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Archive for June 13th, 2016

IMG_0038The Stirrings of the Spirit

This fall marks twenty years since we at Saint John’s began discussion about The Saint John’s Bible.  At first it didn’t seem like such a promising idea, and while I liked the concept, I expected that little would come of it.  For starters, it was both ambitious and a little outlandish.  And so, with not a little skepticism, I finally presented the idea to the powers that were, and to my utter amazement we decided to commission the scribe, Donald Jackson, to do it.

A lot has happened in the course of nearly twenty years.  The Bible has been made.  It continues to go on exhibition across the country.  The Apostles and Heritage Editions rest in libraries and museums and universities from Rome to Sydney and points in between.  And by every measure it’s been both an artistic achievement and a spiritual inspiration.  In short, it’s accomplished most everything for which we hoped, and then some.

IMG_9895This Wednesday at Westminster Cathedral in London Cardinal Vincent Nichols will confer on Donald Jackson the papal honor of Knighthood in the Order of Pope Gregory the Great.  Such honors come to those who make a singular contribution to the life of the Church, and this has certainly been the case with Mr. Jackson.  He created something that had not been undertaken in nearly 500 years; and if this work was not inspired in the sense that the scriptures were inspired, I dare say that the Holy Spirit stirred within his imagination all the same. For that stirring of the Spirit we mortals are indebted to artists, composers, musicians and the like.  After all, they have had the courage to welcome the Spirit, whether gladly or reluctantly.

In any such project there is a great deal that gets learned, and we absorbed a great deal from making The Saint John’s Bible.  First we discovered some of the reasons why no major institution has bothered to do this in nearly 500 years.  We’ve also found that the very idea struck many as ridiculous or wasteful or irrelevant to modern life.  But balancing all his was the appreciation of how art can inspire and move people.

IMG_9906I’d like to think that the broader strokes are what we’ve come to appreciate most.  First of all, economics have been and continue to be an important factor in deciding whether to do something.  This is rightly so, but economics can never be the sole determinant about what is important in life.  Some activities will never make money, and chief among them are art and music.  The same holds true for good conversation, friendship, love and prayer.  Few if any of these things yield a financial return on the investment of time and energy or even money, but they all give joy and meaning to life.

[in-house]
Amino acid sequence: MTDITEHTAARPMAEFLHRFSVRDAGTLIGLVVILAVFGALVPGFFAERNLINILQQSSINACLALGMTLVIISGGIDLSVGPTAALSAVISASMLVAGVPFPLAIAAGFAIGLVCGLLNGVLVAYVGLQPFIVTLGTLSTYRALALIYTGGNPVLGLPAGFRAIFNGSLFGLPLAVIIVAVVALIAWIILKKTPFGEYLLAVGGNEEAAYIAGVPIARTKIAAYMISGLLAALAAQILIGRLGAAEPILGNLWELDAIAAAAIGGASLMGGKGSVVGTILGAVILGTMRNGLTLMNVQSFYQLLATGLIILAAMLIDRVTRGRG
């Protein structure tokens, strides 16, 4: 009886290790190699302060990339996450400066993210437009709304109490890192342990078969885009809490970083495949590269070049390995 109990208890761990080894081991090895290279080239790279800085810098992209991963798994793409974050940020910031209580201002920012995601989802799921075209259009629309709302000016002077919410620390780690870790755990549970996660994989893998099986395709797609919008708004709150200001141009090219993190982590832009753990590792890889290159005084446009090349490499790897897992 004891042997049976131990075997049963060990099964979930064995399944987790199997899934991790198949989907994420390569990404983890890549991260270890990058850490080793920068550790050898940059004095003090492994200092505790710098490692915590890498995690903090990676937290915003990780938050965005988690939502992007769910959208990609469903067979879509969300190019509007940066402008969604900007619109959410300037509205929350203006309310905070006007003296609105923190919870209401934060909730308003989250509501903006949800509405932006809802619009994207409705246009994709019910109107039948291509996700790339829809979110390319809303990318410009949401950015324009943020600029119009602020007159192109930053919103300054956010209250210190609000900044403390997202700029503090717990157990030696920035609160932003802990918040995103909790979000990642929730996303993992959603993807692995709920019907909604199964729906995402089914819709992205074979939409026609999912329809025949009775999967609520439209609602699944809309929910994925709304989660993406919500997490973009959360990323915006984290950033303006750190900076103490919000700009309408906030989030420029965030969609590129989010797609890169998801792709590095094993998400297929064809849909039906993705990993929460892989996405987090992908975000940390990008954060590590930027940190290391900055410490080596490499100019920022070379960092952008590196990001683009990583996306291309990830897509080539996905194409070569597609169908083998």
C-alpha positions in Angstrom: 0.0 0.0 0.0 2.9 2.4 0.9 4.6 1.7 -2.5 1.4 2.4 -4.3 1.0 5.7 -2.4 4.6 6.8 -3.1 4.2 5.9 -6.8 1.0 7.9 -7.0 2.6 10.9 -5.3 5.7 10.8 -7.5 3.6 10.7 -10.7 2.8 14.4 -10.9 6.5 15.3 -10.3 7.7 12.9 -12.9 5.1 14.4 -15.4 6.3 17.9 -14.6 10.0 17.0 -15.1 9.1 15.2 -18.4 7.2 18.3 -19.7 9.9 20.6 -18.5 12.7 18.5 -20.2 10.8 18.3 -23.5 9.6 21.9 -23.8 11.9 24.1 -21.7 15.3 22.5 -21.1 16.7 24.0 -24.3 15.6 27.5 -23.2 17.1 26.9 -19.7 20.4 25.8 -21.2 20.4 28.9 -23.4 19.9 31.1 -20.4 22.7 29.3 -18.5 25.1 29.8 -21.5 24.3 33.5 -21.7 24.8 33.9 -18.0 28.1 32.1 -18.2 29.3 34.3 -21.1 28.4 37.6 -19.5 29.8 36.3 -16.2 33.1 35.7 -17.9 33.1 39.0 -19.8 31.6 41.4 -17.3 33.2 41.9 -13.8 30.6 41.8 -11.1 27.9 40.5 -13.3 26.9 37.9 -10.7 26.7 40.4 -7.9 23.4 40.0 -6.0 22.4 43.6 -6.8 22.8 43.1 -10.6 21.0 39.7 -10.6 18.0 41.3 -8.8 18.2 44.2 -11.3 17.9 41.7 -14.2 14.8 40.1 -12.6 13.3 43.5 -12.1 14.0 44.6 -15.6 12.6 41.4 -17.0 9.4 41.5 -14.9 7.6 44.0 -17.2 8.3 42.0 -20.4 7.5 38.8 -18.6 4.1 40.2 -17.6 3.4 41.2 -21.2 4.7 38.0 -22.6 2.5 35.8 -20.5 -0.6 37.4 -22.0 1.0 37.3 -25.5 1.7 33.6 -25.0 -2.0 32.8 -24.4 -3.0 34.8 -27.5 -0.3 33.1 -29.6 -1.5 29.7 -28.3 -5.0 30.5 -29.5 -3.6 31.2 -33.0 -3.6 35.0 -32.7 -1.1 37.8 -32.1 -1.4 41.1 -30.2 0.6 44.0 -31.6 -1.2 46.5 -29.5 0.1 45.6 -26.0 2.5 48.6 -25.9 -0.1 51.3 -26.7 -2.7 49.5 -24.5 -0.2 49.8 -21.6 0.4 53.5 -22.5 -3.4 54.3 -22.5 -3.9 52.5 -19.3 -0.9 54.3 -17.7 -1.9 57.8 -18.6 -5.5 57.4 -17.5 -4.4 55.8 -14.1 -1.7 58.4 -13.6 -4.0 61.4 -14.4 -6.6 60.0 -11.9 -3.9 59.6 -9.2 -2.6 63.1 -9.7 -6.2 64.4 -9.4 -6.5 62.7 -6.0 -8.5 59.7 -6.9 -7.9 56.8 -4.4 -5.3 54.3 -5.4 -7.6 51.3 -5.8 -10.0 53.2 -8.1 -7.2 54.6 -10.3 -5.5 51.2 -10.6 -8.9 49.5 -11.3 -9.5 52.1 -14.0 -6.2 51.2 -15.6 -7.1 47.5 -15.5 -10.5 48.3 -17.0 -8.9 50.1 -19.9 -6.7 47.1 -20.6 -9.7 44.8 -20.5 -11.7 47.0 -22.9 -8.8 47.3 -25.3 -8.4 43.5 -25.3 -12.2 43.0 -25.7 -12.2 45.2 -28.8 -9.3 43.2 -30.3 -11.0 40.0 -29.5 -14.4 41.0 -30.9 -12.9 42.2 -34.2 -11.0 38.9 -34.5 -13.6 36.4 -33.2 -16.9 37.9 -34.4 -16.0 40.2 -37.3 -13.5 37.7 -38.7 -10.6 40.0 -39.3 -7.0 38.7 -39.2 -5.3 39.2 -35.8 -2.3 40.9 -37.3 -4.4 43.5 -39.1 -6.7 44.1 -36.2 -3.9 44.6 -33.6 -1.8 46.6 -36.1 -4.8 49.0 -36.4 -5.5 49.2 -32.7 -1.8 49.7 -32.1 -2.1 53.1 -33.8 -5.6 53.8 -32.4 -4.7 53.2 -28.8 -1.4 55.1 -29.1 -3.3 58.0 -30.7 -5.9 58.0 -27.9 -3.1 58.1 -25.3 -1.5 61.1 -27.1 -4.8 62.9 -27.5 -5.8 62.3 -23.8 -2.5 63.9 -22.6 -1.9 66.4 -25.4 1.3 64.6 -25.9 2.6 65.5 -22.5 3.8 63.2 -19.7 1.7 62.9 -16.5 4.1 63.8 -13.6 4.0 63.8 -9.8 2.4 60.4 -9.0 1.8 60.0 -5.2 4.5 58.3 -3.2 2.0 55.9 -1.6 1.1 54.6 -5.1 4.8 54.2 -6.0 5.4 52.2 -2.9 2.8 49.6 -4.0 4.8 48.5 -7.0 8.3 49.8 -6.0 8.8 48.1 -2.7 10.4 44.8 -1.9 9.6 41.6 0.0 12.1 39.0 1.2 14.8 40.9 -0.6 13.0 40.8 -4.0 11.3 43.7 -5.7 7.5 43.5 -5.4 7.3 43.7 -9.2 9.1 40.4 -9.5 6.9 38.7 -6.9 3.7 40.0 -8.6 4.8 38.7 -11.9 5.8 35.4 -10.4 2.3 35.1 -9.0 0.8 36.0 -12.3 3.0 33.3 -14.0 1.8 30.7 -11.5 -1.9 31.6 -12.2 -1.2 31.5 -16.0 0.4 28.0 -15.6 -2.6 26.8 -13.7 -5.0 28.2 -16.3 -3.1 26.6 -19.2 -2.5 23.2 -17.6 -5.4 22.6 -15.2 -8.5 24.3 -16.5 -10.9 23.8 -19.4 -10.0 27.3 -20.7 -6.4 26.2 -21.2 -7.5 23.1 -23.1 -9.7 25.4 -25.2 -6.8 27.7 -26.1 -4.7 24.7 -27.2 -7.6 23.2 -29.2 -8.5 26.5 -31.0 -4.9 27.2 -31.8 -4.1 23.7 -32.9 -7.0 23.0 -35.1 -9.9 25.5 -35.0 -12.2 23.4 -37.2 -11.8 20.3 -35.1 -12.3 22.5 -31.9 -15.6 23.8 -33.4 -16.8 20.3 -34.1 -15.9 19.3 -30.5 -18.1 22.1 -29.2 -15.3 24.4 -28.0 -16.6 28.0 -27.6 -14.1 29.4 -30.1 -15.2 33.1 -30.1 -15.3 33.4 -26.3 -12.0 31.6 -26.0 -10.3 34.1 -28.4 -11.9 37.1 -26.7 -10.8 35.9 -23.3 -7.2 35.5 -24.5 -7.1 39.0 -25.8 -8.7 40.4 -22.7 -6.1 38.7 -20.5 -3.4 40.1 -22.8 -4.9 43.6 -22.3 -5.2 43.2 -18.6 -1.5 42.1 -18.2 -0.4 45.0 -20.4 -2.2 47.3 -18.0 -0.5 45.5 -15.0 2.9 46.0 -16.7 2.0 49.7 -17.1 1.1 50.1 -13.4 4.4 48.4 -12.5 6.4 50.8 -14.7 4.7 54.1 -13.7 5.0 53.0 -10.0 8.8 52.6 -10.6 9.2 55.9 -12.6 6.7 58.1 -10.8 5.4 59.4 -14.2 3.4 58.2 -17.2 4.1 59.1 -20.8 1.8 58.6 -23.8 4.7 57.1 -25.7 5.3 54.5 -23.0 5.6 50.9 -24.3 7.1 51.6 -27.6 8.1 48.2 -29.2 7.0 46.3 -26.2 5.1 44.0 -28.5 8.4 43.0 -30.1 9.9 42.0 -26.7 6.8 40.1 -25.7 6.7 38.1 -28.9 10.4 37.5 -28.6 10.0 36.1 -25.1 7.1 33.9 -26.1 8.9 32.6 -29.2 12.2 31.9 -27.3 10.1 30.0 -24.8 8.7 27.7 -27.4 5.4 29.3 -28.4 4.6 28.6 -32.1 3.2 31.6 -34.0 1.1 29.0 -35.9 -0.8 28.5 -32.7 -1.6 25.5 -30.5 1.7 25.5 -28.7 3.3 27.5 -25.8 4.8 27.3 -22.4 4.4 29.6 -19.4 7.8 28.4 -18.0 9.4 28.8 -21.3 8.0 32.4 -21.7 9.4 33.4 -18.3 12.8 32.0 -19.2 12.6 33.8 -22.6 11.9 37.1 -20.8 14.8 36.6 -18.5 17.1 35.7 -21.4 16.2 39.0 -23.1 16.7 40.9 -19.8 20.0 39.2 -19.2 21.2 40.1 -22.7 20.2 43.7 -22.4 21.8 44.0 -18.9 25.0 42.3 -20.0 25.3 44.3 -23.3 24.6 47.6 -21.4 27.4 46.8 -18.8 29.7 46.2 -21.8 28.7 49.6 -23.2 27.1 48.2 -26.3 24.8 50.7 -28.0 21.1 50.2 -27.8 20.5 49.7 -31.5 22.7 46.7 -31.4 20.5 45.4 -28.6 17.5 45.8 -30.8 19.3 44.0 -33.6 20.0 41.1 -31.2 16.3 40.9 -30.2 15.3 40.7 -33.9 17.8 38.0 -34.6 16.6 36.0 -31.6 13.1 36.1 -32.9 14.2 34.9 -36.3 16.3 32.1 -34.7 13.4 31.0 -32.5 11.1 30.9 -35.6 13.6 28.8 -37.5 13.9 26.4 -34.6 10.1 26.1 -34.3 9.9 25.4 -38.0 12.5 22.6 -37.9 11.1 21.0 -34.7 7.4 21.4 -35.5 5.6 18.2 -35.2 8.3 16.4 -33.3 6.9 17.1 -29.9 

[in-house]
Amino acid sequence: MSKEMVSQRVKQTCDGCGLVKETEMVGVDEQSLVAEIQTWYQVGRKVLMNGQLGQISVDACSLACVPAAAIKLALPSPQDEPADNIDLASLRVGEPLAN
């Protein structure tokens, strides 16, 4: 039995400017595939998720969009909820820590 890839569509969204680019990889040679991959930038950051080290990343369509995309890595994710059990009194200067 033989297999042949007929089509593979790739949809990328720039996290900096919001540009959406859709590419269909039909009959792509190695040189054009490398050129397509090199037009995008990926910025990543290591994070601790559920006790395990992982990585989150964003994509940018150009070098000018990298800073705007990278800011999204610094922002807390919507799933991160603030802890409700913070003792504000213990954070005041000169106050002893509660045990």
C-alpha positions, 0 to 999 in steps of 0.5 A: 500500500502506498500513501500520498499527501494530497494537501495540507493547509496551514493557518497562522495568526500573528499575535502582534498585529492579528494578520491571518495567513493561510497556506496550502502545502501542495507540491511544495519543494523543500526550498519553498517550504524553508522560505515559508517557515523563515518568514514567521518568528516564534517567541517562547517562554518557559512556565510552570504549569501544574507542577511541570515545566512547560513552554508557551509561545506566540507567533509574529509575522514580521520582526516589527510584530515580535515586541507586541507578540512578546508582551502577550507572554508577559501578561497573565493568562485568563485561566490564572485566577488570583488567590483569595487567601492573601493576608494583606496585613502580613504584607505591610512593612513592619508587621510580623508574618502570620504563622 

I’ve taken great solace in the habit of Pope Benedict XVI, who  for years has played Mozart at the piano before retiring for the evening.  In his tenure as pope he had to be one of the busiest guys on the planet.  Yet, evening after evening, he set aside time for this one item.  Wouldn’t it have been better to play a CD or get in an extra thirty minutes at the desk?  Perhaps; but he thought not.

In the course of public exhibitions of The Saint John’s Bible I’ve seen people pore over the folios, giving every indication that they were somehow communing with these texts.  To those who studied, the pages mattered in some religious or even emotional way.  That explains why some people have smiled, and on a few occasions a few have even shed tears.  For a variety of reasons people have taken something with them after poring over verses and images.  That little bit of inspiration that Mr. Jackson and his team have shared with others justifies the entire enterprise.

That should serve as encouragement to any people who give of themselves to others.  We never know what, if any, impact our generosity of time or energy or spirit will have on others.  But of one thing we have to wonder.  If we don’t do the giving, then how can we be sure that the Spirit will stir?

Notes

IMG_0059+In my last post I noted that I had attended the recent dinner in honor of the new archbishop of St. Paul/Minneapolis, hosted by members of the Order of the Holy Sepulcher.  I  neglected to note that, because of the crowd, I was unable to meet him.  You can imagine my surprise last week as I sat at breakfast in the abbey refectory.  I happened to glance up from my shredded wheat, and there was Archbishop Hebda, preparing a bowl of cereal for himself.  The previous evening he had come to Saint John’s to meet a priest-friend who was staying in the guesthouse.  The next morning the archbishop joined the monks for prayer and breakfast in the refectory, and I finally got to meet him, over a bowl of cereal.

IMG_9927+On June 10th I arrived in London to attend the investiture of Donald Jackson as a member of the Order of Pope Gregory the Great.  Among other reasons, this was a good weekend to be in London, since there were three days of festivities to celebrate the Queen’s 90th birthday.  On Saturday there was the trooping of the colors, but another activity went on for three days.  In her honor the horse guards took their steeds out of their stalls, and for the duration they trotted around the city pooping all over everything while adoring crowds applauded.  It’s a local thing and not quite my cup of tea.  But it makes them all happy, as long as they don’t step in it.

+Save for the papal letter that confers the Order of Pope Gregory the Great, the photos in today’s post show Westminster Cathedral in London.  Begun in the 19th century, the interior of the cathedral remains unfinished, and someday mosaics will fill in the darker recesses of the cathedral.  Included is a mosaic of Pope Gregory the Great and Saint Augustine of Canterbury, whom the pope sent to evangelize the Angles and Saxons in 590.

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